Peru Table of Contents
Although the Spanish were able to impose effective control over much of the region by 1537, the conquerors soon fell to fighting among themselves over the spoils of their success. Order under the Spanish viceroys was gradually established and extended, but not without regular and persistent challenges at the local or regional level from dissident indigenous groups, often in the name of the Inca. Because of the economic importance of Peru to the crown, second only to Mexico, there was a larger Spanish military presence here than in the rest of Spain's New World empire. Even so, until the colonial reforms of 1764 by the Bourbon dynasty in Spain, the military garrisons were small and stationed in the cities. Many career officers and troops served their tours of duty in these Peruvian cities and then returned to Spain. Landowners were left to their own devices for protecting their local interests, so they raised private militias as necessary. Military forces during the last sixty years of Spanish rule were more regularized and institutionalized into three categories: Spanish regiments on temporary service, others on permanent colonial service, and colonial militias.
The independence movements that began to sweep Latin America in 1810 during Napoleon Bonaparte's occupation of Spain and his brother Joseph's brief reign were slow to reach Peru, but they inevitably arrived. New regiments raised locally to protect the viceroyalty initially defeated independence forces attempting to liberate the area from outside, but eventually played an important role in ousting the Spaniards themselves. However, the main impetus for independence came from Simón Bolívar Palacios and José de San Martín from the viceroyalties of New Granada and Río de la Plata (River Plate), respectively. It was San Martín who brought his army to Peru from Chile and took Lima after refusing to negotiate with the viceroy, declaring independence on July 28, 1821, and making himself military dictator. He used this position to advance the cause of independence and to prepare militarily for the final campaigns against the Spanish. This preparation included establishment of a series of military units, the first of which, called the Peruvian Legion, was formed on August 18, 1821. In addition, he formed Los Montoneros, a mounted guerrilla force, to harass the royalists and shield the operations of the republican regulars.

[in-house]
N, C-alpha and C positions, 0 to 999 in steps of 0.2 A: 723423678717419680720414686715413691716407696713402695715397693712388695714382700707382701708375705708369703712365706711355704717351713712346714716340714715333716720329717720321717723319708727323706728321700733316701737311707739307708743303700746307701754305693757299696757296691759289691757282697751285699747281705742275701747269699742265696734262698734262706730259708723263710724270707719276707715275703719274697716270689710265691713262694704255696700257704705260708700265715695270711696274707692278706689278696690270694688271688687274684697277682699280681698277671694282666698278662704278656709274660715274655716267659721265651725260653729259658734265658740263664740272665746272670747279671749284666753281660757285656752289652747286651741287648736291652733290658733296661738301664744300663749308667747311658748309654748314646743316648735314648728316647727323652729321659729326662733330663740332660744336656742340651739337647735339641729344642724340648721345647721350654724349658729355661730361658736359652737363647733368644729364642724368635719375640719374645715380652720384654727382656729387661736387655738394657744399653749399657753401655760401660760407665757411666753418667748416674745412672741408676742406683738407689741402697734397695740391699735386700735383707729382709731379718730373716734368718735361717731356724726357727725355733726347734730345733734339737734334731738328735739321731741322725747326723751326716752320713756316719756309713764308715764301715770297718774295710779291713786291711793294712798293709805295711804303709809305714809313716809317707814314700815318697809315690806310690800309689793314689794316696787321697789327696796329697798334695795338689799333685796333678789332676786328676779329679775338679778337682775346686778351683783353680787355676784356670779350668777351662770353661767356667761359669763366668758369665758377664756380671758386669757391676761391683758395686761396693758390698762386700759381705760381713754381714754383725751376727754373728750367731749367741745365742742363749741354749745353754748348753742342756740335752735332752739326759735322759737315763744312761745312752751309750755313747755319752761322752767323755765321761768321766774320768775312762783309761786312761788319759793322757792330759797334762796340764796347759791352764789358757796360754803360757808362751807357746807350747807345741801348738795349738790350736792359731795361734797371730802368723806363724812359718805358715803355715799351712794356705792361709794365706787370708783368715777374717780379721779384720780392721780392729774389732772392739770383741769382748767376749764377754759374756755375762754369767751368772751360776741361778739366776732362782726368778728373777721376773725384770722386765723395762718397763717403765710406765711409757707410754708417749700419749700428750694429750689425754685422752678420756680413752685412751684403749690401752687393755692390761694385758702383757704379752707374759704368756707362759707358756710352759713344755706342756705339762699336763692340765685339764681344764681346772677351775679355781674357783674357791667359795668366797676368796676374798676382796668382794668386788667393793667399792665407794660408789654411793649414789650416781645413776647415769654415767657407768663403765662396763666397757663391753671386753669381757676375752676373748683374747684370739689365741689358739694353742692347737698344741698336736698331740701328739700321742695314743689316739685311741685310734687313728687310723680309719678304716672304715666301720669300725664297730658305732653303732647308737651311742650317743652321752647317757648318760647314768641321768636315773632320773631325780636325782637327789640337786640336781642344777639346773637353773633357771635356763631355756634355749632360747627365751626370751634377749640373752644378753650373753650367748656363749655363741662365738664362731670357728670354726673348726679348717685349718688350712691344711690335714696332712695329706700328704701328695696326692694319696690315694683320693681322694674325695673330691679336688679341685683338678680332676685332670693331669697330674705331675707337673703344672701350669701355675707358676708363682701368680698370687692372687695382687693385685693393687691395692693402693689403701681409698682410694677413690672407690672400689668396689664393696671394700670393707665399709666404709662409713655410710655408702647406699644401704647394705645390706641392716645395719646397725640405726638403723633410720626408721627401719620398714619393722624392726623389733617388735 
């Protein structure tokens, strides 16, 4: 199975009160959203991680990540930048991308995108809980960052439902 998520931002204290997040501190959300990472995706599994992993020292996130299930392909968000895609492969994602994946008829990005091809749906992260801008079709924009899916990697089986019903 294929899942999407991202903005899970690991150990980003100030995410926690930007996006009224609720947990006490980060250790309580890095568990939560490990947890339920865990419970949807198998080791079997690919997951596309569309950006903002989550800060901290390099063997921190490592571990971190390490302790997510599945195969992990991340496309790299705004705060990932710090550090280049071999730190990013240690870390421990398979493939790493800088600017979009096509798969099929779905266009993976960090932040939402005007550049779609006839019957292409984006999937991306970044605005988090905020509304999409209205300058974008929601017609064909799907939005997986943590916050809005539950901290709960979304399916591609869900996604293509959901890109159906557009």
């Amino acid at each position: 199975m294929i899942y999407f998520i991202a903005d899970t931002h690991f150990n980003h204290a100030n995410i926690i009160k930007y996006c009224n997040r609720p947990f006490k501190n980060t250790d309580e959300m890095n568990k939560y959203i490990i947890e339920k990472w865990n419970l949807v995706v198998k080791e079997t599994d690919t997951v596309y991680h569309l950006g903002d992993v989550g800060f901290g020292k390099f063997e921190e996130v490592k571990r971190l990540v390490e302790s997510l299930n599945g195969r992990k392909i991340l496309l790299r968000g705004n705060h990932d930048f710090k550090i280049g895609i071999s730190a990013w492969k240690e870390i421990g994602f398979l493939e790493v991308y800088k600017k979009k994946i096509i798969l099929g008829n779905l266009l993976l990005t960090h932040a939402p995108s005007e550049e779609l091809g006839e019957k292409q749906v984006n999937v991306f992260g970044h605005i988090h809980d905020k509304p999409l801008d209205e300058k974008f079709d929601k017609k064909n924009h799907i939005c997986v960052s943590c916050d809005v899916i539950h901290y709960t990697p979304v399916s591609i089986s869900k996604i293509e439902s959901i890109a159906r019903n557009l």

San Martín resigned and went into exile in France before full independence was secure, when he realized that he and Bolívar would not be able to cooperate. Nevertheless, San Martín's earlier organizational and training efforts earned him the sobriquet of protector of Peruvian independence and founder of the EP. As San Martín had expected, Bolívar went on to win the Battle of Junín in August 1824, with significant help from the forces that San Martín had prepared. These Peruvian units also made important contributions to the final battle for independence at Ayacucho on December 9, 1824, under the command of General Antonio José de Sucre Alcalá (see Independence Imposed From Without, 1808-24 , ch. 1).
Data as of September 1992